By JOHN ROMANO,
Times Sports Columnist
It was nearing 11 p.m., and the locker room celebration was winding down Sunday night. It had been almost an hour since the Steelers had won the AFC championship, and players were heading out the door to continue the party elsewhere.
Maurkice Pouncey was one of the few who lagged behind, still moving slowly on a pair of crutches he had been sentenced to earlier in the evening.
"Big Man! Big Man," came a shout from across the room. "Hey, Pouncey!"
Pouncey looked up to see Steelers coach Mike Tomlin heading toward him from across the room. Tomlin grabbed his rookie center in a tight hug, then held him by the arms and looked directly in his eyes.
"I'm going to give you a few days off," Tomlin said, "and then I expect to see you out there."
Never mind that a 260-pound linebacker had just fallen on Pouncey's left ankle from behind during the AFC title game. Never mind that Pouncey could not bear to put any weight on that leg. And never mind that he would have only two weeks to heal before the Super Bowl.
Pittsburgh centers do not come easily out of a lineup. At least not in the past half-century or so.
Reports do not look good for Pouncey this week. More than one Steelers teammate has intimated that the first-round draft pick from Lakeland via the University of Florida will miss the Feb. 6 Super Bowl against the Packers. Pouncey has the ankle in a hard cast and is keeping his distance from the practice field this week.
And so the biggest game of the year is set to arrive and the Steelers are fretting over the one position that folks in Pittsburgh never seem to worry about.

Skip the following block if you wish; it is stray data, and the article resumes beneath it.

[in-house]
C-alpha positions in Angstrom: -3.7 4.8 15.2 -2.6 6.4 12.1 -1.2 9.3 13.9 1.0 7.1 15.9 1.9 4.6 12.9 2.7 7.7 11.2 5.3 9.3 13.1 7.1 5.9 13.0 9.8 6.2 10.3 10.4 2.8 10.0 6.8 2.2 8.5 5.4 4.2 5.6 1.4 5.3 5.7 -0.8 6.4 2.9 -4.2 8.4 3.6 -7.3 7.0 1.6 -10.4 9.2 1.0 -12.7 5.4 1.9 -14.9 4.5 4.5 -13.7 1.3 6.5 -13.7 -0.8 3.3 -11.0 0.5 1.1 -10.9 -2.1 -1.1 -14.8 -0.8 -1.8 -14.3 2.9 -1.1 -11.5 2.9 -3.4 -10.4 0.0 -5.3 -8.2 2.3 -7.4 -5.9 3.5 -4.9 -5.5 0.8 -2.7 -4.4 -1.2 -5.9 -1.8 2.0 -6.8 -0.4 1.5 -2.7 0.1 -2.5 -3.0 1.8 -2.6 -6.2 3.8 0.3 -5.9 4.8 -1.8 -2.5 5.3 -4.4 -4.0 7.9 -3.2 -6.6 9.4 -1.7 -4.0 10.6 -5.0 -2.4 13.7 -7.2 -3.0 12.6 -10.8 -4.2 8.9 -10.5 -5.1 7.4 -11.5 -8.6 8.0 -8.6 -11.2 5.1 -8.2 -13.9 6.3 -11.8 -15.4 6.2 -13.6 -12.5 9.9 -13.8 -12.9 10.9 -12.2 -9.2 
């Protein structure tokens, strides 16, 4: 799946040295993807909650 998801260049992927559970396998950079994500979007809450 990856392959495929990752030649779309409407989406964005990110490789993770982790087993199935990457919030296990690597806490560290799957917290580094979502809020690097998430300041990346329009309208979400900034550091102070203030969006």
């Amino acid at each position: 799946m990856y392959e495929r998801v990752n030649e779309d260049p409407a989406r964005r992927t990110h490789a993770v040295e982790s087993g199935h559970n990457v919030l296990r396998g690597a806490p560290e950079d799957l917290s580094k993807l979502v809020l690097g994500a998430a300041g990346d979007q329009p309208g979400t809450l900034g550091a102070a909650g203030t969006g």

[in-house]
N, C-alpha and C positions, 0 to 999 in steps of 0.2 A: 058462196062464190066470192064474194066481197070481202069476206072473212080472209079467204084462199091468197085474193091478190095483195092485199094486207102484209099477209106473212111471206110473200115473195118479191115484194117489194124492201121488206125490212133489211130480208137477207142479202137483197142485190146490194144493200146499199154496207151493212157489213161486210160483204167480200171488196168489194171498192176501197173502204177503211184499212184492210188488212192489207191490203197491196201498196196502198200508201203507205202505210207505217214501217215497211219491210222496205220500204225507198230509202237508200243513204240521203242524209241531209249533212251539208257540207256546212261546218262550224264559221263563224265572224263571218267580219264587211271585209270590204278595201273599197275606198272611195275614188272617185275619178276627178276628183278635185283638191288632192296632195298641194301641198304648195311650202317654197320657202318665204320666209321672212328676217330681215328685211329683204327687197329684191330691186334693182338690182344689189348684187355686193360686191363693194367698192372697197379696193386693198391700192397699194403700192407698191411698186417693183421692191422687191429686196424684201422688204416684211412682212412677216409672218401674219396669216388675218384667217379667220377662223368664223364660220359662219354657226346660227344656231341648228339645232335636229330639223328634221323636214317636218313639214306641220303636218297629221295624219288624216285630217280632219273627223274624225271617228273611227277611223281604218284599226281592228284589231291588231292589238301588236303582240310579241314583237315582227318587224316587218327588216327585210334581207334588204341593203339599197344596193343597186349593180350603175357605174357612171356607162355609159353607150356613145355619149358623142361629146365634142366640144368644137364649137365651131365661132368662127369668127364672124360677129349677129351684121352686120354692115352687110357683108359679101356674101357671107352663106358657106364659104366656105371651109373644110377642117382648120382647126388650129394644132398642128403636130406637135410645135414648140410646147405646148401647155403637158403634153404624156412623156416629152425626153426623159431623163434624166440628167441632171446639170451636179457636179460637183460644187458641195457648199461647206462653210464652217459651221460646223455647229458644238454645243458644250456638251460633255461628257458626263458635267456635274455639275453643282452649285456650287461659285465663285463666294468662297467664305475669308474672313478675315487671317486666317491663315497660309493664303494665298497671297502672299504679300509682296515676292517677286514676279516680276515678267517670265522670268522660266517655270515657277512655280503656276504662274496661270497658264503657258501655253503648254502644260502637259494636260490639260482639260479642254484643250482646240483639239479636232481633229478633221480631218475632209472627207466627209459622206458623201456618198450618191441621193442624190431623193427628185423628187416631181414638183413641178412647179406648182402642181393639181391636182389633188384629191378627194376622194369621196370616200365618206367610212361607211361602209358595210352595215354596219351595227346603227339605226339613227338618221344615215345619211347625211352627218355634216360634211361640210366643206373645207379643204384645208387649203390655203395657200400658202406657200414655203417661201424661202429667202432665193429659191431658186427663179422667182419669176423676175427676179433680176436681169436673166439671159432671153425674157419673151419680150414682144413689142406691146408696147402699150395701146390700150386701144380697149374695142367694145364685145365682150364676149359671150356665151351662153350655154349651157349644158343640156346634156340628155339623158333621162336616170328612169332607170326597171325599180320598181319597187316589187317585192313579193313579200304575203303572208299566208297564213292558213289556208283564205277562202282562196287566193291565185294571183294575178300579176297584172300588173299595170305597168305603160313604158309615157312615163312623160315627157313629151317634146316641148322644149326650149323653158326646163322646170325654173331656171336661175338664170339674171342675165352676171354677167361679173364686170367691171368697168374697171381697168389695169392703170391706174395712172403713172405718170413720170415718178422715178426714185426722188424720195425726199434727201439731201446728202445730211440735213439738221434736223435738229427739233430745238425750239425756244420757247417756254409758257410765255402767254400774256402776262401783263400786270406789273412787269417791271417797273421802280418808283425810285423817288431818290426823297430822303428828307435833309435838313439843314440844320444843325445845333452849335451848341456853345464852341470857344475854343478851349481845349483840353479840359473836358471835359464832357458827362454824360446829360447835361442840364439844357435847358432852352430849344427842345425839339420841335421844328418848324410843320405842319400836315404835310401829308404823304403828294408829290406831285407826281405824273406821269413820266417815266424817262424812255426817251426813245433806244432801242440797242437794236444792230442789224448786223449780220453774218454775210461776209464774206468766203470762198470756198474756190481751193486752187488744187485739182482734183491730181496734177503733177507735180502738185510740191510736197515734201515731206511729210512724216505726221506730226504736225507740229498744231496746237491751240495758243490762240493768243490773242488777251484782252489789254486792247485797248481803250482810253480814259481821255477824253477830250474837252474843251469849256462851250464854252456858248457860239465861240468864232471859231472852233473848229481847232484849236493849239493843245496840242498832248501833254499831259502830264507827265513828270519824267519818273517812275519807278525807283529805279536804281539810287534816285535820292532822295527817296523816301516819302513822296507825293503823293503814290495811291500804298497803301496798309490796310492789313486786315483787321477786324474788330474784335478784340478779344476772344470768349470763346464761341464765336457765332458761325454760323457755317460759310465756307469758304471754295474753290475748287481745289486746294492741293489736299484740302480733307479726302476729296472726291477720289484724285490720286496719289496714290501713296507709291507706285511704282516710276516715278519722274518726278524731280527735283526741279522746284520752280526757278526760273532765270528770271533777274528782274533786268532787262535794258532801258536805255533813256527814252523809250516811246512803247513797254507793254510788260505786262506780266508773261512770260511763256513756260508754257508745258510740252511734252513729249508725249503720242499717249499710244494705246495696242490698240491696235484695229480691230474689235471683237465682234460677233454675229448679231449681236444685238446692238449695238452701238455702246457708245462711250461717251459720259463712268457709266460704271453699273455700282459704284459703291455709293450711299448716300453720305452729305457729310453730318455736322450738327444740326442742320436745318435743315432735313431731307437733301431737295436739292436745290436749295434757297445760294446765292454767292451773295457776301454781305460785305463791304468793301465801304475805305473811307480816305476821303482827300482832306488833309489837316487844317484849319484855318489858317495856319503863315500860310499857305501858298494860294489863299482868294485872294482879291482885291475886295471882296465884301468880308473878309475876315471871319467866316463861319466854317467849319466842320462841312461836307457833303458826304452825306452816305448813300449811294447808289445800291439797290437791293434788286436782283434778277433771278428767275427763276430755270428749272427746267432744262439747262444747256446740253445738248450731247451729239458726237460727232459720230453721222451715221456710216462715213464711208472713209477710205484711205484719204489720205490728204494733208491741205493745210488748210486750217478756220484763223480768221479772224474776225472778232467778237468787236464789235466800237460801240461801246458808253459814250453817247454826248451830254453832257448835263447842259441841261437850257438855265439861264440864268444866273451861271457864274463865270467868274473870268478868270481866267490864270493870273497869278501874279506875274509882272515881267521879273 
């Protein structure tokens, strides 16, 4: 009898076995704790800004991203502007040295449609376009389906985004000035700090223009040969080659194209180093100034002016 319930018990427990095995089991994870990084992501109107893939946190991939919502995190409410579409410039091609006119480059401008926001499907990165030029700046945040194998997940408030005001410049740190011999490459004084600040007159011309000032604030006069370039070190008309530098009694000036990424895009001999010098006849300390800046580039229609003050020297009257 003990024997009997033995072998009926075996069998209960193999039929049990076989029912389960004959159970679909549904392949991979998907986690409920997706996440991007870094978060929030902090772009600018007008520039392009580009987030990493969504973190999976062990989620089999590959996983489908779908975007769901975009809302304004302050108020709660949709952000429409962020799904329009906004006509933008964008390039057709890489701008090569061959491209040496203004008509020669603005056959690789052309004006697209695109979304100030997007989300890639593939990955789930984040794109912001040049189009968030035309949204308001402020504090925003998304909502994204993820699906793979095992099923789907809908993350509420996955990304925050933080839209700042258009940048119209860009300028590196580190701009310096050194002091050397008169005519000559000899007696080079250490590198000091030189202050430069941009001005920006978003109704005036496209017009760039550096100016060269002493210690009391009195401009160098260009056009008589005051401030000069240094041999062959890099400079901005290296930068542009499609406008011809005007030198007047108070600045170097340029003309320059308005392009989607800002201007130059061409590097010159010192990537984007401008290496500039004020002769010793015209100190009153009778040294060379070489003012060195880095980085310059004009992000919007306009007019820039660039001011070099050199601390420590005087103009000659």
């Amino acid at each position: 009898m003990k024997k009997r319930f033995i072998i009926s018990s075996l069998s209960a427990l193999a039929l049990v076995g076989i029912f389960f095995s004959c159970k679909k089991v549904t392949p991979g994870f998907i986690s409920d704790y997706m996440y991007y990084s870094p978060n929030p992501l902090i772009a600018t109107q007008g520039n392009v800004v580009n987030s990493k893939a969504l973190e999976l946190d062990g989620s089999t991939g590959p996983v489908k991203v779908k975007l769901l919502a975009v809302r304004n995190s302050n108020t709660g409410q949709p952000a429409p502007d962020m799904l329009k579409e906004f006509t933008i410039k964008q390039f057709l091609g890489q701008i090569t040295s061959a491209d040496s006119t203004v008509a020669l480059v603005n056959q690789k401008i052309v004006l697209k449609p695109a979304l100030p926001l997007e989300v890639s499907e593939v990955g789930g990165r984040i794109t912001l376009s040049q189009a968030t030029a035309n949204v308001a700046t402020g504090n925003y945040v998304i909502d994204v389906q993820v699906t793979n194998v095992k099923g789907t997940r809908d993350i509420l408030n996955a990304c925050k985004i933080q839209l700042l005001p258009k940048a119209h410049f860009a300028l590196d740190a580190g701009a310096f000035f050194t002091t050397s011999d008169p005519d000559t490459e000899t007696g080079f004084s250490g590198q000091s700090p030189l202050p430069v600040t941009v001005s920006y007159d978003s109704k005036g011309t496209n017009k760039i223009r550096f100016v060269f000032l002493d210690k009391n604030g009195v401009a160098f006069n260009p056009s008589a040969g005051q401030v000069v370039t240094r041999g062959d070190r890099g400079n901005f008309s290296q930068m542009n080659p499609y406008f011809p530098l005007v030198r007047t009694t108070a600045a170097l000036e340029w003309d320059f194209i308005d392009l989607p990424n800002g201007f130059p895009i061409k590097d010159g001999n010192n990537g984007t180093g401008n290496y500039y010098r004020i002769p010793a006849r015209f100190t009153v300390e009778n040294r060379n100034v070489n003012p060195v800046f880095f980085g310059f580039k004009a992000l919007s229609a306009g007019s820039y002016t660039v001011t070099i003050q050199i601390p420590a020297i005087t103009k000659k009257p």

In Pittsburgh they replace Pro Bowl centers with Hall of Fame centers. They replace icons with landmarks. Since the mid 1960s, there have been roughly the same number of Pittsburgh centers as U.S. presidents, and typically they've had higher approval ratings.
For the most part, the Steelers have survived with six starting centers the past 45 years. A handful of others have filled in for a dislocated elbow here or a torn hamstring there, but the lineage is pretty well-defined.
Ray Mansfield played 168 consecutive games before giving way to Mike Webster, who started 150 consecutive games on his way to the Hall of Fame. Dermontti Dawson would go on to start 171 consecutive games as Webster's eventual replacement and is a Hall of Fame finalist himself this year.
Jeff Hartings took over for Dawson and was the slacker of the bunch, starting only 89 of Pittsburgh's next 96 games and making two Pro Bowls over six seasons. The Steelers put up with a few nondescript seasons from 2007-09, but that ended the day Pouncey showed up.
The plan after choosing Pouncey with the 17th pick in the 2010 draft was to start him at right guard to get him acclimated to the NFL. That plan was scrapped about 72 hours into training camp last July.